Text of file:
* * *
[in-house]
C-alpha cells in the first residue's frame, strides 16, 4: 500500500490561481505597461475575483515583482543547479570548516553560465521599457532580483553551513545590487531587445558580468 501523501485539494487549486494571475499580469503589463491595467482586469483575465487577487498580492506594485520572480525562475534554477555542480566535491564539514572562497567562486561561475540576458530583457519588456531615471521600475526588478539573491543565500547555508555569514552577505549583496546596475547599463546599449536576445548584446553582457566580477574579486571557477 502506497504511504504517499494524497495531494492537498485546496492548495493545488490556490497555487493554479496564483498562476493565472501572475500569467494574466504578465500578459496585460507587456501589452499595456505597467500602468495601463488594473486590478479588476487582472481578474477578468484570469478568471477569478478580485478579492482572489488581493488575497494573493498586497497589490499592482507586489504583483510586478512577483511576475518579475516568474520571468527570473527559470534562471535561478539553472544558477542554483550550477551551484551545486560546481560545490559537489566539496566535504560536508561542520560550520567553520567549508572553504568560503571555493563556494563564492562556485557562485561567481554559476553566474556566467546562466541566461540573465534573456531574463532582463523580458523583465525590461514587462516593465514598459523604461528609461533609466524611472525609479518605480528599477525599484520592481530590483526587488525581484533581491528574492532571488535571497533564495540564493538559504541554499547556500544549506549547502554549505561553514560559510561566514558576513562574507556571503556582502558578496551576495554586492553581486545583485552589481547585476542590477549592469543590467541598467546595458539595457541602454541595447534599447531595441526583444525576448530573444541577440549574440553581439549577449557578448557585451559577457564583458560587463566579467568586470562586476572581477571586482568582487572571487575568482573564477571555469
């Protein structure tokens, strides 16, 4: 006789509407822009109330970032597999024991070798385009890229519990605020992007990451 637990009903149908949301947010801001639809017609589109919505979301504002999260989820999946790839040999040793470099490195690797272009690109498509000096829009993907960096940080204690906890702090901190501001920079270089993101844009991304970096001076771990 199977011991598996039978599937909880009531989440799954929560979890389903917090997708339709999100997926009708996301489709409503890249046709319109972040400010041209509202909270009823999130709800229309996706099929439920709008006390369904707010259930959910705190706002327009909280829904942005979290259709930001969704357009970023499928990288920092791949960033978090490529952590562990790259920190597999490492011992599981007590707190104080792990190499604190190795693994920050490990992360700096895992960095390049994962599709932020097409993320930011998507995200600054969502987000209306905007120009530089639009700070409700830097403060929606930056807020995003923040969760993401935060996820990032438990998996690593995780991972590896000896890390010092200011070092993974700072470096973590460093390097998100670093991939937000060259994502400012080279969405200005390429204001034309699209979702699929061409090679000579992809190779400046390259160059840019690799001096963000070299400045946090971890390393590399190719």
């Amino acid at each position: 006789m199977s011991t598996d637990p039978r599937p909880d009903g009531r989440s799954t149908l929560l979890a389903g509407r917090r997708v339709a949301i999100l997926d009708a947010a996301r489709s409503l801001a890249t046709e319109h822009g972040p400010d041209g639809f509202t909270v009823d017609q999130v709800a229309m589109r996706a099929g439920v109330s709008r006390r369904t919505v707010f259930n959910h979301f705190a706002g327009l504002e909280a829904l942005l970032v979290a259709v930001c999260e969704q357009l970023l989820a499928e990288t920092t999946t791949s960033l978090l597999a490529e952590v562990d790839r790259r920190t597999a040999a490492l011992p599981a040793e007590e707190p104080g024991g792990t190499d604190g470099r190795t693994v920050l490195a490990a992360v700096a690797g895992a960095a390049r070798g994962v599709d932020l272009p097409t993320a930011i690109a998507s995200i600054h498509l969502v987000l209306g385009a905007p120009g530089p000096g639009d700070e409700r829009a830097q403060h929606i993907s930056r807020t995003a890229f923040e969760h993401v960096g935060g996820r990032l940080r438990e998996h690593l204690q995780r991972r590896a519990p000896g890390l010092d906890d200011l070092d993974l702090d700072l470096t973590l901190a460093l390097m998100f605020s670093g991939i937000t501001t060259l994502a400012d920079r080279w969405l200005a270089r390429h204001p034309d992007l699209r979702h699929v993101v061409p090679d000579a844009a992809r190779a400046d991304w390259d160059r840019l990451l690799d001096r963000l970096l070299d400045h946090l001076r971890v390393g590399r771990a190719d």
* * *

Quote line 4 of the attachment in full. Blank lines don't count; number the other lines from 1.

């Amino acid at each position: 006789m199977s011991t598996d637990p039978r599937p909880d009903g009531r989440s799954t149908l929560l979890a389903g509407r917090r997708v339709a949301i999100l997926d009708a947010a996301r489709s409503l801001a890249t046709e319109h822009g972040p400010d041209g639809f509202t909270v009823d017609q999130v709800a229309m589109r996706a099929g439920v109330s709008r006390r369904t919505v707010f259930n959910h979301f705190a706002g327009l504002e909280a829904l942005l970032v979290a259709v930001c999260e969704q357009l970023l989820a499928e990288t920092t999946t791949s960033l978090l597999a490529e952590v562990d790839r790259r920190t597999a040999a490492l011992p599981a040793e007590e707190p104080g024991g792990t190499d604190g470099r190795t693994v920050l490195a490990a992360v700096a690797g895992a960095a390049r070798g994962v599709d932020l272009p097409t993320a930011i690109a998507s995200i600054h498509l969502v987000l209306g385009a905007p120009g530089p000096g639009d700070e409700r829009a830097q403060h929606i993907s930056r807020t995003a890229f923040e969760h993401v960096g935060g996820r990032l940080r438990e998996h690593l204690q995780r991972r590896a519990p000896g890390l010092d906890d200011l070092d993974l702090d700072l470096t973590l901190a460093l390097m998100f605020s670093g991939i937000t501001t060259l994502a400012d920079r080279w969405l200005a270089r390429h204001p034309d992007l699209r979702h699929v993101v061409p090679d000579a844009a992809r190779a400046d991304w390259d160059r840019l990451l690799d001096r963000l970096l070299d400045h946090l001076r971890v390393g590399r771990a190719d």